I have come to realize that all good stories feature dynamic tension between the forces that want to control us and those that want to set us free.
I just watched Pirate Radio, a highly entertaining movie with some of my all time favorite actors, particularly Billy Nighy (the aging rock star from Love, Actually) and Philip Seymour Hoffman (who won the academy award for his role as Truman Capote). There was also a cameo appearance from the inimitable Emma Thompson. Nighy plays the effete owner of the Pirate Radio ship and Hoffman is an American DJ who has developed a large following in Britain. Pirate Radio is fictional story loosely based on the well-documented fact that there have been, and still are, so-called “Pirate” radio stations that use the airwaves illegally and broadcast offshore.
Pirate Radio is set in the 60’s about the time when Elvis Presley was beginning to get fat and the Beatles were coming into their glory. Rock ‘n’ Roll music was frowned upon by left-hemisphere, dominant, moralistic individuals who felt it should be banned. Because this music was associated with sex, drugs, and immoral behavior, they felt that listening to it would encourage this bad behavior. One of these people in particular is an official in the British Parliament who makes it his business to get the Pirate Radio station off the air. Though the facts on which the movie is based are quite different from the actual story, the feeling of the time is rendered with perfect pitch as we see cutaway scenes of nurses glued to their radio sets and teenagers sneaking into their bedrooms at night, hiding transistor radios under their pillows so they could listen to this banned sound without attracting attention.
What’s particularly fun for me, being the baby boomer that I am, is that I was a young teen when Elvis Presley was first on The Ed Sullivan Show. And I also saw the Beatles on The Ed Sullivan Show for the first time. My younger sister nearly swooned when they started to sing. And my father couldn’t understand how he had fathered someone who was capable of losing it over a singing group. Back then, when Elvis was first on The Ed Sullivan Show, the camera shot him from the waist up. Heaven forbid that we should see the way he moved his pelvis. Most of our parents were horrified at the thought. Clearly, we’ve come a long, long way on that score. But forty years ago, the Rock ‘n’ Roll sound was truly revolutionary. And the DJ’s on the ship anchored off the coast of the United Kingdom did everything in their power to get their millions of listeners moving and shaking.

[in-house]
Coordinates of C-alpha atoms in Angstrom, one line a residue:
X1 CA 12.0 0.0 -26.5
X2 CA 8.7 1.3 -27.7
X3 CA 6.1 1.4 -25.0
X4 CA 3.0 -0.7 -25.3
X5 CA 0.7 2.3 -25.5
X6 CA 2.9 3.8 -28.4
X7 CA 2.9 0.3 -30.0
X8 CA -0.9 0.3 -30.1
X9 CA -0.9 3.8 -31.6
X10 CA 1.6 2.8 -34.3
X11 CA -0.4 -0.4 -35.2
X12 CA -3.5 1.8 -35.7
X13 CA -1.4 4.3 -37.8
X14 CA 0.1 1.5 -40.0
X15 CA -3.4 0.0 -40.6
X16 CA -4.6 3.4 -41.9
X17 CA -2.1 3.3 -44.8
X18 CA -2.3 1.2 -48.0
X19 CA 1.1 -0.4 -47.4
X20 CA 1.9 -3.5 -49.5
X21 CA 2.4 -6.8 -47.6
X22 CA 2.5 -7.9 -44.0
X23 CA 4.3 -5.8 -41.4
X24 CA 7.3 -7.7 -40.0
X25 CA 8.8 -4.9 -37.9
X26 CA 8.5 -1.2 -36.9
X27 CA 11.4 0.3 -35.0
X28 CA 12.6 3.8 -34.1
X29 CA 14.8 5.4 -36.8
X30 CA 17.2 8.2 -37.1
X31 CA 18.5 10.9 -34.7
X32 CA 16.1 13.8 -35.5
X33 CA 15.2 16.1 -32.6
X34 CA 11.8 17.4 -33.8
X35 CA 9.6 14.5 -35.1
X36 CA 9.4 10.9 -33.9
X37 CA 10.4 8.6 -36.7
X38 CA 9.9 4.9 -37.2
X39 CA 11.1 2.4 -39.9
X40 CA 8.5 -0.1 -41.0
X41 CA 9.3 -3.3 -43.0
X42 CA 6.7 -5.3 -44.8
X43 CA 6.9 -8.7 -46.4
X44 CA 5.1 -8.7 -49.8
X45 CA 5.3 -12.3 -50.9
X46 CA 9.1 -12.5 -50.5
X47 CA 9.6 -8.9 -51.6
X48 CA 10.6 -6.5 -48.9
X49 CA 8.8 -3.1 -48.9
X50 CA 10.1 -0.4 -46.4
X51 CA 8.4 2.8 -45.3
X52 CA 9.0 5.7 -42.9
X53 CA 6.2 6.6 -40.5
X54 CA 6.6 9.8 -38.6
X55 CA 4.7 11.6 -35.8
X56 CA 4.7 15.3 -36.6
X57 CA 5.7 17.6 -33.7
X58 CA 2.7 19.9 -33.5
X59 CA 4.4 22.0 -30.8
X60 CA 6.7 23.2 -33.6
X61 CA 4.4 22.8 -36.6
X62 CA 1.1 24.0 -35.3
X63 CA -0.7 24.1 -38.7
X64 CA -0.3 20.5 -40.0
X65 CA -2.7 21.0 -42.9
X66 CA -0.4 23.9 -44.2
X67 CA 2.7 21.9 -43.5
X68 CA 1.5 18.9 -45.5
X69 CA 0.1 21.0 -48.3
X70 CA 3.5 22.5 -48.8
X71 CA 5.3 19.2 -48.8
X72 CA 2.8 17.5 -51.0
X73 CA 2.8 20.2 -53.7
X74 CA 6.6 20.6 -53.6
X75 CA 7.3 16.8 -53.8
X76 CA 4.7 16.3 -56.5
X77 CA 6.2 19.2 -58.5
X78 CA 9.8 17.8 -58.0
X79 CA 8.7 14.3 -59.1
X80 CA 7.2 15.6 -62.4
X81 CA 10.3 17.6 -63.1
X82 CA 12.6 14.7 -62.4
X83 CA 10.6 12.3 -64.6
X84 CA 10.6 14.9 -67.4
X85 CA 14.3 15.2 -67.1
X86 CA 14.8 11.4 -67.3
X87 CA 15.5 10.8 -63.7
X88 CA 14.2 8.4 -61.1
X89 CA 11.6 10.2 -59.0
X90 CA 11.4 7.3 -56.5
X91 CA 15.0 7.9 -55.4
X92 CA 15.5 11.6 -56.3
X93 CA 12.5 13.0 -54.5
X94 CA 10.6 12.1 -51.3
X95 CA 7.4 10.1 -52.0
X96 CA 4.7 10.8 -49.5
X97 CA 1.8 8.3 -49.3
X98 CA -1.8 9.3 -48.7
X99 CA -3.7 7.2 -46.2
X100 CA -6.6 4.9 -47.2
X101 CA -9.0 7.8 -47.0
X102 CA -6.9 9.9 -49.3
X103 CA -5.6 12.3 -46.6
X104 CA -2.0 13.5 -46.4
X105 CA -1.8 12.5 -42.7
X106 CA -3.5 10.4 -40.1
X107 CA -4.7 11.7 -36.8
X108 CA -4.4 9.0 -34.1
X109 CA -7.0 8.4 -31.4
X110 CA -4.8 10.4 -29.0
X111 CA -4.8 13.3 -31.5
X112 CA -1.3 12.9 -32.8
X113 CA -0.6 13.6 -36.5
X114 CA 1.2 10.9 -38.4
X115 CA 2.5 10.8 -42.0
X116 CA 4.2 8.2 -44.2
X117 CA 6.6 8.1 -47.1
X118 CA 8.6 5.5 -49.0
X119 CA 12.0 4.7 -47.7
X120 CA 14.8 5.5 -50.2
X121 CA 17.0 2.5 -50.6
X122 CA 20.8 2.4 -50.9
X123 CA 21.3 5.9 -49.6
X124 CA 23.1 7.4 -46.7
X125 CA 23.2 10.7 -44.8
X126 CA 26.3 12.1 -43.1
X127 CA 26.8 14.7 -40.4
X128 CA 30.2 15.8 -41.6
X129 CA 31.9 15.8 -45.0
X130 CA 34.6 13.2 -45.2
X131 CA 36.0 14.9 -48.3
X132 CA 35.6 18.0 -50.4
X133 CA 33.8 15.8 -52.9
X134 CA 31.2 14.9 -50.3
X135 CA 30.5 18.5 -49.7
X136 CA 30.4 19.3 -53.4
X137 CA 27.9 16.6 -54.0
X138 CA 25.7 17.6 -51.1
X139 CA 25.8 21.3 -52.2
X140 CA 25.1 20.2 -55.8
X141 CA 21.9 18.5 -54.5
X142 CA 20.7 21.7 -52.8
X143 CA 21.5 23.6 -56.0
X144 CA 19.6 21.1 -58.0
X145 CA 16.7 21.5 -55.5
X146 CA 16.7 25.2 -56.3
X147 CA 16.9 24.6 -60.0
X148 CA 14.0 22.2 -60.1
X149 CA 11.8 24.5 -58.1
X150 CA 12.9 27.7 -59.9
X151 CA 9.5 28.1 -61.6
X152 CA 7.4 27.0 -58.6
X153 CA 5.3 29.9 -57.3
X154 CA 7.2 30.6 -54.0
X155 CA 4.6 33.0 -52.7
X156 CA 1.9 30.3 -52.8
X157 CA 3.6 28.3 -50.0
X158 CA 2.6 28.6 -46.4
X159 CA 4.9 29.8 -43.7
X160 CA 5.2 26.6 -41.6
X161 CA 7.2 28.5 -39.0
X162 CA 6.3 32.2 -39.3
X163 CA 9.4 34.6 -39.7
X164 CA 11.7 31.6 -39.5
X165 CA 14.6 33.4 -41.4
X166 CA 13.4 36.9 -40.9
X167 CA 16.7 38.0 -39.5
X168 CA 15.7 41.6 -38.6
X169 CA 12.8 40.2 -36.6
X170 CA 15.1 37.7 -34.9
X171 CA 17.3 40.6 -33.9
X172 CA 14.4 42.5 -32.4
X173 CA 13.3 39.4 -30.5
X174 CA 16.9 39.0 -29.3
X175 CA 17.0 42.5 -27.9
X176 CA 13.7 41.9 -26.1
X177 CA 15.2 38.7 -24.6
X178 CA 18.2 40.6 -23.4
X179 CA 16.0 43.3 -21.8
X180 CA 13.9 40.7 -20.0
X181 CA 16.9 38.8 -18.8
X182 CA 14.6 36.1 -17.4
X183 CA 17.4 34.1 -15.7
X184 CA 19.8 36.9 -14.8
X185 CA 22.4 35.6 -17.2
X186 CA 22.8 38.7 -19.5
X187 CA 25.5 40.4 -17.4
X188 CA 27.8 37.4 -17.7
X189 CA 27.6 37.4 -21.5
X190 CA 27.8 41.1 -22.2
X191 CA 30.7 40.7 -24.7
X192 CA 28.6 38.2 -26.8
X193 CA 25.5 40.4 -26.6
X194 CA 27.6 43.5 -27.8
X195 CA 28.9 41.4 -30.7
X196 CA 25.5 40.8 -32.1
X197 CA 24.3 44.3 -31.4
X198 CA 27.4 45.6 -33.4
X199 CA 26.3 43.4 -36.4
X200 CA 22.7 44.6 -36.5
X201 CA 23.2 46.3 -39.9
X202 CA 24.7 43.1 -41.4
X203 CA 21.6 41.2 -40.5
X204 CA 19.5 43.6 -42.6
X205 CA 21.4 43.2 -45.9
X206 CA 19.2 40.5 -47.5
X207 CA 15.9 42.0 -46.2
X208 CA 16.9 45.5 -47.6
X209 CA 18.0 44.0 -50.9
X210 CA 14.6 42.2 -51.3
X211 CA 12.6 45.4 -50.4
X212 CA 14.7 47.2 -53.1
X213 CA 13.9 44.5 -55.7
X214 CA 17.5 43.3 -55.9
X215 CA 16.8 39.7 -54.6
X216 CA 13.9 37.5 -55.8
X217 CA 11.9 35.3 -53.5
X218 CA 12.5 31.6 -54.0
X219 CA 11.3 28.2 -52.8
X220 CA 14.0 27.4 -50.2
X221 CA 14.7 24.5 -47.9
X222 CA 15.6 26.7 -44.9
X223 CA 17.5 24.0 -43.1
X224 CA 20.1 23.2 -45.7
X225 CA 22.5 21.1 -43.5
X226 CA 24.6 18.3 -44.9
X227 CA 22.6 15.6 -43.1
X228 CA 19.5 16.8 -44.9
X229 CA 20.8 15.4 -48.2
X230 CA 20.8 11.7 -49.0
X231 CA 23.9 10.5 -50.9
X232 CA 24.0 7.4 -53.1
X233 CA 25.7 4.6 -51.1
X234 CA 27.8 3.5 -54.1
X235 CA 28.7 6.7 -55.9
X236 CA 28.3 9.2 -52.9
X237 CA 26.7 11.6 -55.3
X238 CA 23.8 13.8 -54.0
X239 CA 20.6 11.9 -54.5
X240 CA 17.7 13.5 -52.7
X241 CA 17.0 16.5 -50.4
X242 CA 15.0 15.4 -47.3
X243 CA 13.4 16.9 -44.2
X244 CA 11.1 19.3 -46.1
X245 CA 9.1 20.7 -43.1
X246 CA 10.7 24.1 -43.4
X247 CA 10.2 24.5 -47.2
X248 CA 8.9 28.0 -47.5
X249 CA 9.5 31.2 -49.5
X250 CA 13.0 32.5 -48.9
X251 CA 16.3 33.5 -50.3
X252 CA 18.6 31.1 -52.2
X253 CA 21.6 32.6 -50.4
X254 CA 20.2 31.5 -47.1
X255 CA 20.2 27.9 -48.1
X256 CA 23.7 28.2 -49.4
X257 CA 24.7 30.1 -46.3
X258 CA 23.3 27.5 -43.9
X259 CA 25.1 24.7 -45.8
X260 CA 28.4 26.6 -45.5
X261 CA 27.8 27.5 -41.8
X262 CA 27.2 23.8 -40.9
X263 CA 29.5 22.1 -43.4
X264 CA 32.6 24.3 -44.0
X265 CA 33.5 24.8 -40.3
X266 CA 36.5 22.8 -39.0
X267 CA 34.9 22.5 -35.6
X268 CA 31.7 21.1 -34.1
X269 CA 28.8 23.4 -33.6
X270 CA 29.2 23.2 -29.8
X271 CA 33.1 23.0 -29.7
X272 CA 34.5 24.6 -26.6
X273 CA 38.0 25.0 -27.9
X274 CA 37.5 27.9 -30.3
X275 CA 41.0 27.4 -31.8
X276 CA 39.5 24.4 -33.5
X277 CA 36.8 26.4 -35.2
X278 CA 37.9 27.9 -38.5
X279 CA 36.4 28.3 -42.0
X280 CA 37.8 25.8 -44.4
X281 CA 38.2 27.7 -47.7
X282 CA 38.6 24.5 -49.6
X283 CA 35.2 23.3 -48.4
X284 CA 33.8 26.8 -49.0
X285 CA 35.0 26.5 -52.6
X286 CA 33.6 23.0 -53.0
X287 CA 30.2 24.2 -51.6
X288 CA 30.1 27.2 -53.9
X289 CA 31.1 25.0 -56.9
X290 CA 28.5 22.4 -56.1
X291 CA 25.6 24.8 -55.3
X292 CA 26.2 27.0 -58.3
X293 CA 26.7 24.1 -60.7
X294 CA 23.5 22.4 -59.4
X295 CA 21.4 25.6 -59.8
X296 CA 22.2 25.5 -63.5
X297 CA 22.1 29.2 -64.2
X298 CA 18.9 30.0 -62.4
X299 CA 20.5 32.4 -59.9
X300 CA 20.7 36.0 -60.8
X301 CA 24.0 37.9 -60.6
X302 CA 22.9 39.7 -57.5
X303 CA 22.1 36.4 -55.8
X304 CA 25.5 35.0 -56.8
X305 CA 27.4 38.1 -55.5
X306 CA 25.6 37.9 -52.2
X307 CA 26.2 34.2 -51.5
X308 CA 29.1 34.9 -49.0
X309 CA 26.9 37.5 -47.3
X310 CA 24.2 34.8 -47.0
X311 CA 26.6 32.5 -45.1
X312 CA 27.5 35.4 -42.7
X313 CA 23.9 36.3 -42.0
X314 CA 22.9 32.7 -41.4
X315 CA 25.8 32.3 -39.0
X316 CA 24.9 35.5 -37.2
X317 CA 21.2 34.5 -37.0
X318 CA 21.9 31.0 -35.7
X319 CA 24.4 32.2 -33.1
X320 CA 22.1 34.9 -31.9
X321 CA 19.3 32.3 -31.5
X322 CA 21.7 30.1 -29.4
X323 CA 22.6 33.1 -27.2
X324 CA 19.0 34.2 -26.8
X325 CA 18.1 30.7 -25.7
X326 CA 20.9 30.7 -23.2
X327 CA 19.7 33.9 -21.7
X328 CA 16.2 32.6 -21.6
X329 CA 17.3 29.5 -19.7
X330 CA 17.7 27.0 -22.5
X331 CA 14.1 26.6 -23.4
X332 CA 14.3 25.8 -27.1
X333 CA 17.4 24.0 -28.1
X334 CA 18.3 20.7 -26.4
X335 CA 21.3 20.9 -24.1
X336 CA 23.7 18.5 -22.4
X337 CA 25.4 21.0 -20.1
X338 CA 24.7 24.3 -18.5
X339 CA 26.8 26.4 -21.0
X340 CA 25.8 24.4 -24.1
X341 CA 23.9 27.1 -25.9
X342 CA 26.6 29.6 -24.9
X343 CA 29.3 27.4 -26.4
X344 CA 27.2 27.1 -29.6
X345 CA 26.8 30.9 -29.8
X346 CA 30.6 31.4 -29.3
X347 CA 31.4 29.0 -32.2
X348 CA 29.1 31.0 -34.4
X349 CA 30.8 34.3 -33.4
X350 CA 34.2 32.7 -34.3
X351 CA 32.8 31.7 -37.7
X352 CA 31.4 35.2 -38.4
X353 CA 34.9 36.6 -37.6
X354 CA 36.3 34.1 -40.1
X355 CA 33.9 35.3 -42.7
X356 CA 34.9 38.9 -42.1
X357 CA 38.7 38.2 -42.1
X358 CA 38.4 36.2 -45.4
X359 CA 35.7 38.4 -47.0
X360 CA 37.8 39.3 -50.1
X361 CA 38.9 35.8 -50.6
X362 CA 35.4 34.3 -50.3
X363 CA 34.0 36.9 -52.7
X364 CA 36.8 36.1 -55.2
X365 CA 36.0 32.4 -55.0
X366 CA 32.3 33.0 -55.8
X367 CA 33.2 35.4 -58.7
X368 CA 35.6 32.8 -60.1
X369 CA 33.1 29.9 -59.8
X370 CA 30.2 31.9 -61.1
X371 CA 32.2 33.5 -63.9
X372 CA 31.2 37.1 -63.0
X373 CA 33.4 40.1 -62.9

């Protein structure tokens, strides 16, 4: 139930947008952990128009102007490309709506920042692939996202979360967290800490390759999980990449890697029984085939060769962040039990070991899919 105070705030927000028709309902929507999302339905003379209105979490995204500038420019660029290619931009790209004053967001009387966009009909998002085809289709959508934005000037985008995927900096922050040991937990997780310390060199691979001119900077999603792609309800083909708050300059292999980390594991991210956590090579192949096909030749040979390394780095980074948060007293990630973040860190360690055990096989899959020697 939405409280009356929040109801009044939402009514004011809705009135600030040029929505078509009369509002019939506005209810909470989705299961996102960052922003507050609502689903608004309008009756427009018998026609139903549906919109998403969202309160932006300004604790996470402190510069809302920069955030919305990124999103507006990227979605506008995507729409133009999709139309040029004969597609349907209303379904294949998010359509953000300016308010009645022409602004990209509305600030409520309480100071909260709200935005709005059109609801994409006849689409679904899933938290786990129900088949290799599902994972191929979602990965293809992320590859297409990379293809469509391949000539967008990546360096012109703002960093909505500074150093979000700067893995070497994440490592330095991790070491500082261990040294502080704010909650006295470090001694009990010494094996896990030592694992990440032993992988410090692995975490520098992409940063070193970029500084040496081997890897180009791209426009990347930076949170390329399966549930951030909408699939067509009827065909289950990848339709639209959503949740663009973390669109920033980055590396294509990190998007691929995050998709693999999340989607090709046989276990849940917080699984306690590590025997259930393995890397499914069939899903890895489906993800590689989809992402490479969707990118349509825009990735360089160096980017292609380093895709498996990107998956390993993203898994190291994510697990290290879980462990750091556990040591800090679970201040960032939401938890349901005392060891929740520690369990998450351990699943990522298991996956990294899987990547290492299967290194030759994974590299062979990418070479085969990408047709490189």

What I liked best about this movie was the range of motley characters on the ship and their relationships with each other, particularly, as I said, Philip Seymour Hoffman. I have come to realize that all good stories feature dynamic tension between the forces that want to control us and those that want to set us free. Of course those forces are also within us. The right hemisphere has more connections to our bodies and wants to move, be creative, and feel pleasure. Meanwhile, the left hemisphere is more logical and linear, and tends to act in a way that inhibits us from freely expressing ourselves. It is the home of our “inner critic” if you will. Still, there’s nothing more fun than watching a stuffy Brit trying to control the exuberance of Rock ‘n’ Roll—and the transformative energy of the Pluto in Leo generation.
Let me warn you. This movie was not a commercial success. But I have to tell you, I can’t imagine why. It was a great ride!